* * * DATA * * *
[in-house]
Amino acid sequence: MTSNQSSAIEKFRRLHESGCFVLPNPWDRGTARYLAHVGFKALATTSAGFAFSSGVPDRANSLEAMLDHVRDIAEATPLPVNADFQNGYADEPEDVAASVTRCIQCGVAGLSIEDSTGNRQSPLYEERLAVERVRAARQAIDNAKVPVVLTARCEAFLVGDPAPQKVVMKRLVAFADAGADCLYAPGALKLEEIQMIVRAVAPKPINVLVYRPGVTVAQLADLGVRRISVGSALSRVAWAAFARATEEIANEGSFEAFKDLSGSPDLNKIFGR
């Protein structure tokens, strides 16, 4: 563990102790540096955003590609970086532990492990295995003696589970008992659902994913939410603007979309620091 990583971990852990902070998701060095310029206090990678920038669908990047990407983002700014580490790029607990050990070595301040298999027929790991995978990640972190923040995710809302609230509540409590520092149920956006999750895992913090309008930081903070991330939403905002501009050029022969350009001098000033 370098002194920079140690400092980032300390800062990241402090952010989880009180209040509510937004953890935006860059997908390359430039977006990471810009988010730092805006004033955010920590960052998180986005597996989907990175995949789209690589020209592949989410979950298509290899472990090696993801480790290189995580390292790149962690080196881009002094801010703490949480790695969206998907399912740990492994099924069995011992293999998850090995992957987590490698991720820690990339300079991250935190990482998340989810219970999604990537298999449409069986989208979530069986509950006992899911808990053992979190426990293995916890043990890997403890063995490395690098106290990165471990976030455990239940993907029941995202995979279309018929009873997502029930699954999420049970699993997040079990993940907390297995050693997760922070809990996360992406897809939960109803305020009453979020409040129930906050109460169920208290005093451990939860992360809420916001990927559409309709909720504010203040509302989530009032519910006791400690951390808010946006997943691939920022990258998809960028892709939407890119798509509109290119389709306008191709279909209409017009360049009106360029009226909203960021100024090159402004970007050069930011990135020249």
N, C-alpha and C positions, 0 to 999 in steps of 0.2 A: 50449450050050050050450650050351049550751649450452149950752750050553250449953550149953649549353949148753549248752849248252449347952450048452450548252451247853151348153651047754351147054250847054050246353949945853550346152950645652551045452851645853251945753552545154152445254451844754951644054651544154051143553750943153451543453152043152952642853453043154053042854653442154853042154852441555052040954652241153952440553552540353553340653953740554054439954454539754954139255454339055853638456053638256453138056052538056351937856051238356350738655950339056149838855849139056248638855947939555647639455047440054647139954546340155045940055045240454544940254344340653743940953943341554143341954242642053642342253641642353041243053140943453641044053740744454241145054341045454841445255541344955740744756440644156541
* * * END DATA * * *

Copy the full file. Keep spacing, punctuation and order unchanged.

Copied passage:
[in-house]
Amino acid sequence: MTSNQSSAIEKFRRLHESGCFVLPNPWDRGTARYLAHVGFKALATTSAGFAFSSGVPDRANSLEAMLDHVRDIAEATPLPVNADFQNGYADEPEDVAASVTRCIQCGVAGLSIEDSTGNRQSPLYEERLAVERVRAARQAIDNAKVPVVLTARCEAFLVGDPAPQKVVMKRLVAFADAGADCLYAPGALKLEEIQMIVRAVAPKPINVLVYRPGVTVAQLADLGVRRISVGSALSRVAWAAFARATEEIANEGSFEAFKDLSGSPDLNKIFGR
């Protein structure tokens, strides 16, 4: 563990102790540096955003590609970086532990492990295995003696589970008992659902994913939410603007979309620091 990583971990852990902070998701060095310029206090990678920038669908990047990407983002700014580490790029607990050990070595301040298999027929790991995978990640972190923040995710809302609230509540409590520092149920956006999750895992913090309008930081903070991330939403905002501009050029022969350009001098000033 370098002194920079140690400092980032300390800062990241402090952010989880009180209040509510937004953890935006860059997908390359430039977006990471810009988010730092805006004033955010920590960052998180986005597996989907990175995949789209690589020209592949989410979950298509290899472990090696993801480790290189995580390292790149962690080196881009002094801010703490949480790695969206998907399912740990492994099924069995011992293999998850090995992957987590490698991720820690990339300079991250935190990482998340989810219970999604990537298999449409069986989208979530069986509950006992899911808990053992979190426990293995916890043990890997403890063995490395690098106290990165471990976030455990239940993907029941995202995979279309018929009873997502029930699954999420049970699993997040079990993940907390297995050693997760922070809990996360992406897809939960109803305020009453979020409040129930906050109460169920208290005093451990939860992360809420916001990927559409309709909720504010203040509302989530009032519910006791400690951390808010946006997943691939920022990258998809960028892709939407890119798509509109290119389709306008191709279909209409017009360049009106360029009226909203960021100024090159402004970007050069930011990135020249």
N, C-alpha and C positions, 0 to 999 in steps of 0.2 A: 50449450050050050050450650050351049550751649450452149950752750050553250449953550149953649549353949148753549248752849248252449347952450048452450548252451247853151348153651047754351147054250847054050246353949945853550346152950645652551045452851645853251945753552545154152445254451844754951644054651544154051143553750943153451543453152043152952642853453043154053042854653442154853042154852441555052040954652241153952440553552540353553340653953740554054439954454539754954139255454339055853638456053638256453138056052538056351937856051238356350738655950339056149838855849139056248638855947939555647639455047440054647139954546340155045940055045240454544940254344340653743940953943341554143341954242642053642342253641642353041243053140943453641044053740744454241145054341045454841445255541344955740744756440644156541